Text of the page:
Shefali Bohra was an excited first-time voter when she cast her vote for the Bharatiya Janata Party during the Lok Sabha election in 2014. The 24-year-old MBA graduate from Mumbai comes from a family that often discusses news and politics at home, and from the information she had gathered, the Congress-led coalition government at the Centre had “done nothing” during its ten years in power.

Narendra Modi, however, was another matter. As the BJP’s sole prime ministerial candidate, Modi had run aggressive pre-election media and social media campaigns that Bohra and other young Indian citizens had completely bought into. “We all had a feeling that something new and different was going to happen in India, unlike the previous government which was just stagnating,” said Bohra.

Nearly two years after the PM of her choice came to power, Bohra is optimistic, patient and more than satisfied with the current state of affairs in the country. “The very day after Modi won the election, I noticed dustbins put up everywhere in Mumbai,” said Bohra, who believes the city has become cleaner after Modi assumed the prime minister’s chair. “This is an immediate effect of him being in power, and people have actually maintained this cleanliness.”

‘Inspired to launch my own start-up’

A major aspect of the Modi-effect, says Bohra, is that “everything becomes a controversy” today.

“When the Congress was in power, things were rather quiet. But anything Modi says or does blows up into a controversy – people don’t understand that at least he’s doing something,” said Bohra. “I think a lot of people were expecting drastic improvements in the economy and GDP because of the promises Modi made, but that kind of change is not possible overnight. They need to focus on the fact that things have already started changing on the ground.”

What are the ground-level changes the Modi government has achieved? Bohra has a range of services on her mind: “Cleanliness, as I said, has improved in the city. Even the Mumbai local trains are on time now and are safer than before. The height of train platforms is also being raised to prevent accidents. Modi is definitely working hard.”

The most exciting Modi government initiative, for Bohra, has been “Start-up India” week, where the Centre offered tax exemptions to start-ups for the first three years of a new venture. “This has inspired me to think of launching my own start-up – a playschool,” said Bohra, who is passionate about teaching toddlers and works as a home tutor. “Most people don’t start their own companies because they have a problem of capital, and this should solve that problem.”

‘Speaking against the nation is a big thing’

For a self-avowed politics enthusiast, however, Bohra’s knowledge of the latest and most controversial events in the past year is rather limited. All she knows about the Jawaharlal Nehru University protests, for instance, comes from a television news video she stumbled upon on a phone application.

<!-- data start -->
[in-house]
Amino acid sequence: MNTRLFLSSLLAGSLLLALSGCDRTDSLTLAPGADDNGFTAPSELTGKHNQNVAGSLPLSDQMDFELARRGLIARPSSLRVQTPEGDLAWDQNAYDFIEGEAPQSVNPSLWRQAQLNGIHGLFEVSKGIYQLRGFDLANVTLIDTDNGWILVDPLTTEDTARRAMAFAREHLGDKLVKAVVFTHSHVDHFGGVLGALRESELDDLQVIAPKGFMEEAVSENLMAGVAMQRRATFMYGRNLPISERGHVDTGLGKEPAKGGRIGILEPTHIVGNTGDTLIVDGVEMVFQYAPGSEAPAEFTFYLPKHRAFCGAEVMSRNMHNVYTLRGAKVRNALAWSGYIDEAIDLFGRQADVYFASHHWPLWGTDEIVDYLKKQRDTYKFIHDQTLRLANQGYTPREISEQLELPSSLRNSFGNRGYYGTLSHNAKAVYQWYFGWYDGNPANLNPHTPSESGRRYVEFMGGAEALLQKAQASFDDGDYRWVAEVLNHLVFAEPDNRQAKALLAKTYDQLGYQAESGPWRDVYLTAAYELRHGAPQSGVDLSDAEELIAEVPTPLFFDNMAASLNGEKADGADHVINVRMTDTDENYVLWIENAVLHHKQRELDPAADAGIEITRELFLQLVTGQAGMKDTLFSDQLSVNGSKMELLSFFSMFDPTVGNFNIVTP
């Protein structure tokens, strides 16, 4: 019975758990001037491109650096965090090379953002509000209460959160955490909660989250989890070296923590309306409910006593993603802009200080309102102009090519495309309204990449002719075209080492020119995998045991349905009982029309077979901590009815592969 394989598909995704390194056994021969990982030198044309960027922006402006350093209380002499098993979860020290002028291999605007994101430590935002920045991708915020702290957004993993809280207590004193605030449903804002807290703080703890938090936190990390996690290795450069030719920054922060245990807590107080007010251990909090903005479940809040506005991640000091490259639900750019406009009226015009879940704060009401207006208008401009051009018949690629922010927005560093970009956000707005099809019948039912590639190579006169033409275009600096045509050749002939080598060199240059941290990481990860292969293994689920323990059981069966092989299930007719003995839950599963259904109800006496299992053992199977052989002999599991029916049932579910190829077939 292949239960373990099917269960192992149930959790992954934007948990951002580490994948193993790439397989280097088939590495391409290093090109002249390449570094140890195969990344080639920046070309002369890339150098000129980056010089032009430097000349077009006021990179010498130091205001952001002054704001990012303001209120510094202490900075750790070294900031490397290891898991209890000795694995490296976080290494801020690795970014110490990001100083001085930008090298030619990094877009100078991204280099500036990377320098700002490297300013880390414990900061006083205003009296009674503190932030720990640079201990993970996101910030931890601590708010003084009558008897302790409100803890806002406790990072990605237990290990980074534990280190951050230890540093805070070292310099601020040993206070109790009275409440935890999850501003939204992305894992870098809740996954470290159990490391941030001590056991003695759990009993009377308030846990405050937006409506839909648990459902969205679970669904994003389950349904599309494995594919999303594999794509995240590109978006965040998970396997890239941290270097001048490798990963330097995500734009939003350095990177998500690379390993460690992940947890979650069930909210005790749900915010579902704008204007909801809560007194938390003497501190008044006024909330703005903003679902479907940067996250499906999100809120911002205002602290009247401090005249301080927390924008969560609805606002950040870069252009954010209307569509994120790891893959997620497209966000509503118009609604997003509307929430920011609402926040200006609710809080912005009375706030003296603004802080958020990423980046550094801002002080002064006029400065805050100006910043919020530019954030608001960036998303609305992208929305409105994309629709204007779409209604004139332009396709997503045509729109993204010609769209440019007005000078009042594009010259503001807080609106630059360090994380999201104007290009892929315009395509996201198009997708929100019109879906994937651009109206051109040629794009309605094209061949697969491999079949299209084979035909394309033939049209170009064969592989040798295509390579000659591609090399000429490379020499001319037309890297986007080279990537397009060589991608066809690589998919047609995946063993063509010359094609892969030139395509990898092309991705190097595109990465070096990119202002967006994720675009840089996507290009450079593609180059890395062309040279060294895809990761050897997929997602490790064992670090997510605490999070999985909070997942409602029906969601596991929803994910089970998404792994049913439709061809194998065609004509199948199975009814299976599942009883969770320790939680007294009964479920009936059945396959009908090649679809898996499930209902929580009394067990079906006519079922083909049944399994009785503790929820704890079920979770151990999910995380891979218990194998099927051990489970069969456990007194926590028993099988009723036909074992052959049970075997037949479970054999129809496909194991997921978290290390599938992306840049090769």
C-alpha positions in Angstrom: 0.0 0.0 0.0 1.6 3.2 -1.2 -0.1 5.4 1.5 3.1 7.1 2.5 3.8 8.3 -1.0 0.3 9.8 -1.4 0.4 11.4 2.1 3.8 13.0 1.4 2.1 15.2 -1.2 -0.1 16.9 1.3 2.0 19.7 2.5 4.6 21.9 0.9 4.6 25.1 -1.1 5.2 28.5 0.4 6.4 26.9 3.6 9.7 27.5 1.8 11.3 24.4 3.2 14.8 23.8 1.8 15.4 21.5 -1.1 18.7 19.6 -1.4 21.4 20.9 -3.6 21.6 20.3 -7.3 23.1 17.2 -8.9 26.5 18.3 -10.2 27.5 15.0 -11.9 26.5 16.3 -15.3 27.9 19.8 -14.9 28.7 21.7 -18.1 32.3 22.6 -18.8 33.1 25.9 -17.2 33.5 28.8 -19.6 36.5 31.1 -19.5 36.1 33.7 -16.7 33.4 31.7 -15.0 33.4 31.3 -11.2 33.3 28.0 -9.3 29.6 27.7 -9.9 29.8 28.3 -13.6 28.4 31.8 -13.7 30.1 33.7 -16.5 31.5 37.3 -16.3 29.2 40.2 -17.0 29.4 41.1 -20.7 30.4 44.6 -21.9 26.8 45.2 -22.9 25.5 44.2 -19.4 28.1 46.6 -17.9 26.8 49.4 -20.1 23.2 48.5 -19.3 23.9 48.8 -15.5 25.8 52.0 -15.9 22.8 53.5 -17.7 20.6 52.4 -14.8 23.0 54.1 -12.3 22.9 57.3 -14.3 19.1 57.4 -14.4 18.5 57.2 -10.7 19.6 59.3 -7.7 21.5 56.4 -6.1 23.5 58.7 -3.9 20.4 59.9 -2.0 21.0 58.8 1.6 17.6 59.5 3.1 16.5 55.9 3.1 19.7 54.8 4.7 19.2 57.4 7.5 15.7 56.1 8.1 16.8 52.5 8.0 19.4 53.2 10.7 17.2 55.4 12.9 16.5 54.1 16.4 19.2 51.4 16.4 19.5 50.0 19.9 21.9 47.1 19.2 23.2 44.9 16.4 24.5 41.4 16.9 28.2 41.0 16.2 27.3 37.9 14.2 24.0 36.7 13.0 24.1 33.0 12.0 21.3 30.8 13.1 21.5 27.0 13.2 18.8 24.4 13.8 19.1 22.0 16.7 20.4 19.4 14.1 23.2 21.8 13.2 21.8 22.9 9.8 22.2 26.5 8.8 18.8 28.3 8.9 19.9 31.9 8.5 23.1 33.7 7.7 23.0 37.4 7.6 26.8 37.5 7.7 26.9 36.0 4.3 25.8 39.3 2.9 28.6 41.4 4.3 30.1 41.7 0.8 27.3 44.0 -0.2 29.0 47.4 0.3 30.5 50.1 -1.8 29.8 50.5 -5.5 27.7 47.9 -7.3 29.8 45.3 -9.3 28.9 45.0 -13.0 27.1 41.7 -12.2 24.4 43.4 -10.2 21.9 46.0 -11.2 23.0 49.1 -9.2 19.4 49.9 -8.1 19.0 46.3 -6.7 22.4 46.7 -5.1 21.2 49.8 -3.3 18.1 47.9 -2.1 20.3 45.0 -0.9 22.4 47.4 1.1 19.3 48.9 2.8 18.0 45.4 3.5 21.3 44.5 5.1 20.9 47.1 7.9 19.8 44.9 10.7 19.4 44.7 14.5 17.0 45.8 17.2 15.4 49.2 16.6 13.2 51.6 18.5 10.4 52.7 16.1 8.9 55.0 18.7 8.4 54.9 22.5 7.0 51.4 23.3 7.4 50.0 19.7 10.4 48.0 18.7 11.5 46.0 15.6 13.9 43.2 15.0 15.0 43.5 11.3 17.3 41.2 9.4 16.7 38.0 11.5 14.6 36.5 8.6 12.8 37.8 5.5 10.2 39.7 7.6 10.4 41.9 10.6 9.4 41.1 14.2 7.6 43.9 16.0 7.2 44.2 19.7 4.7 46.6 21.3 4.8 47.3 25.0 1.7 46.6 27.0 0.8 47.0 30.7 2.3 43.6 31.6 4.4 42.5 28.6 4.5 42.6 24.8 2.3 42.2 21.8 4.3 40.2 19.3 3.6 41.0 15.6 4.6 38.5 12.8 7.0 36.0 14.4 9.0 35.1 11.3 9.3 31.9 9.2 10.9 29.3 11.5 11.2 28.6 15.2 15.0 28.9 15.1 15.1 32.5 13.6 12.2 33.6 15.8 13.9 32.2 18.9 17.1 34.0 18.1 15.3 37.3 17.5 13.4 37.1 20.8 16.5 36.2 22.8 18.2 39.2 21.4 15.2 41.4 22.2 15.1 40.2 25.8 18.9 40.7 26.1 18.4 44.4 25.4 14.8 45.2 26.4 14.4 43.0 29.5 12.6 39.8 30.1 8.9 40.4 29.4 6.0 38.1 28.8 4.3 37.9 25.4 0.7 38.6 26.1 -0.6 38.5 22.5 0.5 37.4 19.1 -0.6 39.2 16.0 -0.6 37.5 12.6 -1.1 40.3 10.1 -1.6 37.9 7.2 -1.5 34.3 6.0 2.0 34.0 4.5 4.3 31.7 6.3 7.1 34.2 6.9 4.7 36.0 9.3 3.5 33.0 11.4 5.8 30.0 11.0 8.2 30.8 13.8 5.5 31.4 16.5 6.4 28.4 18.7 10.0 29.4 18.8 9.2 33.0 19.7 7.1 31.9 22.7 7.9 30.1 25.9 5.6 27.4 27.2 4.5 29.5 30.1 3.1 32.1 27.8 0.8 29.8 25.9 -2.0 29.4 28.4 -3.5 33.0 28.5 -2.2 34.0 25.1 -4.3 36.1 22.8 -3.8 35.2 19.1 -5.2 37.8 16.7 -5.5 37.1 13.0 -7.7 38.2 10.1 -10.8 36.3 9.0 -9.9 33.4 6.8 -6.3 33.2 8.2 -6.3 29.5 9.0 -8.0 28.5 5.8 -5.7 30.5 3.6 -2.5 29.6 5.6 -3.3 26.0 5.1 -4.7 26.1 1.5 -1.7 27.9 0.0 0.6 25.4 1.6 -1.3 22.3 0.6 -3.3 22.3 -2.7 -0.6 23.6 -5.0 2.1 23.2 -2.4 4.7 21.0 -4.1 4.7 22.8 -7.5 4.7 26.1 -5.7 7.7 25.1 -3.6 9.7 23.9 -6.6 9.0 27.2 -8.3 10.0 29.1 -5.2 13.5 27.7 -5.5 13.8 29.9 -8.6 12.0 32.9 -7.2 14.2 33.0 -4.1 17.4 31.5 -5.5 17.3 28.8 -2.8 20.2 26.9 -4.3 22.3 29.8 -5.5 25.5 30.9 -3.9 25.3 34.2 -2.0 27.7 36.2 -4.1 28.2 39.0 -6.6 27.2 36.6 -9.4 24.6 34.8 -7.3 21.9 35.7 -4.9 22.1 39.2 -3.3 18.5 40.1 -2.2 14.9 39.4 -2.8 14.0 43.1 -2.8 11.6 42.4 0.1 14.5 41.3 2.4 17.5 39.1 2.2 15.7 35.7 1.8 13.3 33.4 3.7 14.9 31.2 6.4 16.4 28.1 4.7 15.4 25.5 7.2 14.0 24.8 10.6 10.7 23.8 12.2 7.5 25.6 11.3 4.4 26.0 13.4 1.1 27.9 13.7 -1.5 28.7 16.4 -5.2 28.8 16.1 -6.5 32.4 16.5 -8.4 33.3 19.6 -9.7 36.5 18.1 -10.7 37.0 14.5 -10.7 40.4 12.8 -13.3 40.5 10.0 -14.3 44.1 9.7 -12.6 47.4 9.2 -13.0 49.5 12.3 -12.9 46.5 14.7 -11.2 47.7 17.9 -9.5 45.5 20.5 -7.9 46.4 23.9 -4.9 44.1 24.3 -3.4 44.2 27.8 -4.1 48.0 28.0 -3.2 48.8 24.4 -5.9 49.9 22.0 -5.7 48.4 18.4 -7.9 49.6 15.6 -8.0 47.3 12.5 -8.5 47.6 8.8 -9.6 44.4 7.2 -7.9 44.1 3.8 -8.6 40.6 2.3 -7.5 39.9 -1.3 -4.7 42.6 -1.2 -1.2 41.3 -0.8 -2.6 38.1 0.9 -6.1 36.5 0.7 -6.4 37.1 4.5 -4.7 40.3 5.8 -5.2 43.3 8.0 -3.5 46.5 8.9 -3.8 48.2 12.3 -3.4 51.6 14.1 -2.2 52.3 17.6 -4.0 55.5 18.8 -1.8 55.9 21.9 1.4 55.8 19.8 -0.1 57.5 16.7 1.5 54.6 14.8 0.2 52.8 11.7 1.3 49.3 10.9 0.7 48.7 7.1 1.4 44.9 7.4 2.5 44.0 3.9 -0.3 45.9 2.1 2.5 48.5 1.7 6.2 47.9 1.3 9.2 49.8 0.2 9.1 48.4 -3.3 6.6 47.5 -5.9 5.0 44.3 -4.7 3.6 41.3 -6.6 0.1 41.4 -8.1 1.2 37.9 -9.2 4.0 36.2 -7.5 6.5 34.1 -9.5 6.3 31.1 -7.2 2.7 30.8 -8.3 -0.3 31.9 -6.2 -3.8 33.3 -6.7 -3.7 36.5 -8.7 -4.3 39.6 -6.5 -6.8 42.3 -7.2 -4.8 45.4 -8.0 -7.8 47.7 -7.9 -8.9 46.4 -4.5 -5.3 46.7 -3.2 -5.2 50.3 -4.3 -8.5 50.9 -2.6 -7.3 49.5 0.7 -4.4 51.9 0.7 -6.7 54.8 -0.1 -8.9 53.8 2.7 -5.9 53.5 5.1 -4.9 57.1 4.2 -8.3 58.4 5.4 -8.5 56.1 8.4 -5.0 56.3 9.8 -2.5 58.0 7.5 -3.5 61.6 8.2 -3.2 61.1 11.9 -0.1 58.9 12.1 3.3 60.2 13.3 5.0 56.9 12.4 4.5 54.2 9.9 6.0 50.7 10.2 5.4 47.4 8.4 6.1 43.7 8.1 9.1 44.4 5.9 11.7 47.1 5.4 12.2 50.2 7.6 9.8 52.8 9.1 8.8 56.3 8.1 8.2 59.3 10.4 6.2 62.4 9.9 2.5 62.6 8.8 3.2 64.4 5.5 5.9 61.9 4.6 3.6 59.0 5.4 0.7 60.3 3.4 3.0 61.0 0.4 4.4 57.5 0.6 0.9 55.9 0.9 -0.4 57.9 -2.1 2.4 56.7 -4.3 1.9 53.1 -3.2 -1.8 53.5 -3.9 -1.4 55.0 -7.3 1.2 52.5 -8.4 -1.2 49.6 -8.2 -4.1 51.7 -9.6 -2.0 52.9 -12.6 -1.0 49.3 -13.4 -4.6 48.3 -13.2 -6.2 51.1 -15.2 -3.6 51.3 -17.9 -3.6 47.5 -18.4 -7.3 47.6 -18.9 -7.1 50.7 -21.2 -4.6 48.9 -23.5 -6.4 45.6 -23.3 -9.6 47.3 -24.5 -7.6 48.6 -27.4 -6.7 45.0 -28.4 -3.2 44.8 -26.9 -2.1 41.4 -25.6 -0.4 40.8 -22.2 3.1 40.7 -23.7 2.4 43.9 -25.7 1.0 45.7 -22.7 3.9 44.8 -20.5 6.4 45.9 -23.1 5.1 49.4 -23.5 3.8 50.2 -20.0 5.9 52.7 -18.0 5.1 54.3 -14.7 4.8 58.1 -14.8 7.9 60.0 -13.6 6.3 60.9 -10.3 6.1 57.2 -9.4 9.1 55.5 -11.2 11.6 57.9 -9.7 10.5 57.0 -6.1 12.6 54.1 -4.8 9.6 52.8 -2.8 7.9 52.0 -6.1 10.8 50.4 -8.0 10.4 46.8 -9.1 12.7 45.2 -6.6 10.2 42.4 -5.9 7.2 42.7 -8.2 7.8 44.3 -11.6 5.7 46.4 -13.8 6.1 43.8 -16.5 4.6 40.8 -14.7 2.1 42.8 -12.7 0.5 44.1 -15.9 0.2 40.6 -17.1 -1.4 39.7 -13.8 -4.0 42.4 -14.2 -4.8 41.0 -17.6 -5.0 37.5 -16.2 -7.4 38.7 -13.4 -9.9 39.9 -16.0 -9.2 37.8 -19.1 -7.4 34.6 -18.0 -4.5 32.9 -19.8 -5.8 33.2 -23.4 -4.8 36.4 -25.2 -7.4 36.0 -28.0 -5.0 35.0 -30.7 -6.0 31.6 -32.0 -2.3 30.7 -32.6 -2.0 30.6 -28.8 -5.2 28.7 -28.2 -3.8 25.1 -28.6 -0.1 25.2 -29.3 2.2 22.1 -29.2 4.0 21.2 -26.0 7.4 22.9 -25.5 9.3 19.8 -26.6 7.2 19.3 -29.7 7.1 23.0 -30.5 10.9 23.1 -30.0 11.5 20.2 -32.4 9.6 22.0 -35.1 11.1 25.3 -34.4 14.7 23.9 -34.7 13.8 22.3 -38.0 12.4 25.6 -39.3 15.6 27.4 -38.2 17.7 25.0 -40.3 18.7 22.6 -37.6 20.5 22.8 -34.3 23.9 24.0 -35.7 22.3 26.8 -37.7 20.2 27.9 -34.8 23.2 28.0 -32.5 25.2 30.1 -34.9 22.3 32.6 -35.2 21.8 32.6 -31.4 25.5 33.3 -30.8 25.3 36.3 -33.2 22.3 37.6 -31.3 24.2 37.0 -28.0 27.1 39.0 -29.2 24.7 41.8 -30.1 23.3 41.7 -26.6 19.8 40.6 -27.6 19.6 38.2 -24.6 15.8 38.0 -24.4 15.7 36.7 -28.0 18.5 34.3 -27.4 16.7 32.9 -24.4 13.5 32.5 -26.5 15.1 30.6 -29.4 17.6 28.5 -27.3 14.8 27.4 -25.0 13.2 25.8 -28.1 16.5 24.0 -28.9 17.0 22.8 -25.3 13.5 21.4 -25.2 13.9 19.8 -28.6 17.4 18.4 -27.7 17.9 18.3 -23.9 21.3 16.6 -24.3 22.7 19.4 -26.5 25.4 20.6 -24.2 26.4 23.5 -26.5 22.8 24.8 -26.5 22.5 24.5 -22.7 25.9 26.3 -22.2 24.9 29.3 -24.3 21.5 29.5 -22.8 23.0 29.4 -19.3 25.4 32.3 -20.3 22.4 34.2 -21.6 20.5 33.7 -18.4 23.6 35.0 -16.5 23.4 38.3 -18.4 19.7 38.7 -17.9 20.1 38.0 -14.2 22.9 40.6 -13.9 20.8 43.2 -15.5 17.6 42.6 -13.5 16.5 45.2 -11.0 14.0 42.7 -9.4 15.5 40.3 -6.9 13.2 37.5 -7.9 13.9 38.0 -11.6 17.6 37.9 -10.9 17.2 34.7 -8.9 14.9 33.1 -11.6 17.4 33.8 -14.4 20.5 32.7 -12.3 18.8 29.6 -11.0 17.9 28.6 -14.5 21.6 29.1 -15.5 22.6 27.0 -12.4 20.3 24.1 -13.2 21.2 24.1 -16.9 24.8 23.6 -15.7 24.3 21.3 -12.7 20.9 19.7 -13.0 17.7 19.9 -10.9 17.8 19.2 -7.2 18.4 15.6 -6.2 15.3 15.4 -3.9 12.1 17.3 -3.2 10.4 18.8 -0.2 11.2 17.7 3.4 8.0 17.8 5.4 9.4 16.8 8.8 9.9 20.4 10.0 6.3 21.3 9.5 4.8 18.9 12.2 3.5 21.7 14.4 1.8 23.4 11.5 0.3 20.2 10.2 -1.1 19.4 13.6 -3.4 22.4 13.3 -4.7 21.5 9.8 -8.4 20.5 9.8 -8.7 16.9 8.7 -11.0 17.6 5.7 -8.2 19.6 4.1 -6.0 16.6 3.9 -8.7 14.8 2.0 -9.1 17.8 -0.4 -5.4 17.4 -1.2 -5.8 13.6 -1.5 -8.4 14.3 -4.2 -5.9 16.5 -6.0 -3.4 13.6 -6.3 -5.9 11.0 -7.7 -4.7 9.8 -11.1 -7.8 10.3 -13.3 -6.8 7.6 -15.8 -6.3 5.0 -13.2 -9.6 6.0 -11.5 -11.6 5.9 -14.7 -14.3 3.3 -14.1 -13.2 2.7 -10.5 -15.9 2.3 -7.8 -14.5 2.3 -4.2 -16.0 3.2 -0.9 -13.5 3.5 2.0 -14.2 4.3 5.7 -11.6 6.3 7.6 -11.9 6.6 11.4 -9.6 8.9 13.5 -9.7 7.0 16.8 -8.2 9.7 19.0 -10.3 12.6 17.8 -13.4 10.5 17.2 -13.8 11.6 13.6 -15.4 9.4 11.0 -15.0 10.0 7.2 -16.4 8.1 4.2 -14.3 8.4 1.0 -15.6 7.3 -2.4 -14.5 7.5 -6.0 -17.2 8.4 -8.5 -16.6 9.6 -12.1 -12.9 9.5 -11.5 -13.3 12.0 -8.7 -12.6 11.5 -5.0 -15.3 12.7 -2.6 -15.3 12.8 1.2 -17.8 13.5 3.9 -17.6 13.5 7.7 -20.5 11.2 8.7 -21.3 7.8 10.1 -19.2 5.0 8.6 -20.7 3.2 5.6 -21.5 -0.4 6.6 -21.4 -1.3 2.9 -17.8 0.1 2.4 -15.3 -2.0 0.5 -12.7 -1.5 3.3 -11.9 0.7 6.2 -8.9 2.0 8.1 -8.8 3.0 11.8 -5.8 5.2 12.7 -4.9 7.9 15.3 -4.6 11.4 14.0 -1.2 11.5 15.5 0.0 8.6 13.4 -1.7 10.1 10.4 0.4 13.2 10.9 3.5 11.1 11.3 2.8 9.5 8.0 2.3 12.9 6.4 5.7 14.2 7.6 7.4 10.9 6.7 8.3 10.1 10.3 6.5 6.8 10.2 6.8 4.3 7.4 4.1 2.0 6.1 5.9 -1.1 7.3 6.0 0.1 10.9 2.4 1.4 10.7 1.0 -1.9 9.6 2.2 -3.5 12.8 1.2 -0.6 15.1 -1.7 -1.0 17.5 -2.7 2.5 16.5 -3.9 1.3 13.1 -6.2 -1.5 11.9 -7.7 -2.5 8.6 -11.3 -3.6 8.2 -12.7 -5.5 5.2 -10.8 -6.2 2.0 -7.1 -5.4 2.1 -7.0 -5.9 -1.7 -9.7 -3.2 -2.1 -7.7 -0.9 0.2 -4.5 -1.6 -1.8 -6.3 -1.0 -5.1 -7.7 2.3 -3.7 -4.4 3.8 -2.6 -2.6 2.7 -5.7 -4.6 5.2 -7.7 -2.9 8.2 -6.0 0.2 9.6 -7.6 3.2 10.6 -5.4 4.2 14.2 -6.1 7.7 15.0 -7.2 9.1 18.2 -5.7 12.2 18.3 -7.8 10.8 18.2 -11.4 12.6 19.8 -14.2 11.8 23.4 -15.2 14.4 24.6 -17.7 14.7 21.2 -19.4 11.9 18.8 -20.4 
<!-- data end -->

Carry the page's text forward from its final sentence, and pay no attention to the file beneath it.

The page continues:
“The video showed Umar – is that his name? – shouting slogans against a soldier who sacrificed his life for India. Umar was laughing without remorse,” said Bohra, who claims she “already doesn’t like” the JNU student because of the video. “Why should students say such things when India – taxpayers like me – are paying for your studies?”

Bohra was not familiar with the word “sedition”, but was clear about which side of the “anti-national” debate she stands on. “Speaking against another religion is secondary, but the nation is a very big thing. People who speak against it should be arrested.”

On the beef ban controversy, she has a more tempered view: people should be allowed to eat whatever they want. “Before beef was banned in different parts of the country, it was not such a major issue. But now it has been hyped up too much and even those who didn’t eat much beef before want to lay their hands on it,”

‘He has a style statement’

What does Bohra think about Modi’s frequent international travels that have drawn criticism from his opponents? “Well, he definitely has been travelling too much, but he is doing it for the country,” said Bohra. “I’ve heard that he does budget travelling. Besides, people internationally are talking about India because of his travels.”

But at the end of the day, Bohra admits, a large part of being a supporter of the current Prime Minister is Modi’s charisma as a personality.

“The way he gives his speeches – even those who don’t like him cannot help listening to him talk,” said Bohra, pointing out that the previous prime minister, Manmohan Singh, “never really spoke”.

“Modi is also very fashionable – he plays with vibrant colours when it comes to clothes,” she said. “He has grabbed the attention of the youth because he has a style statement – he is never dull.”

This is part of a series on what young Modi voters feel about the government two years into its term. You can read the first part here.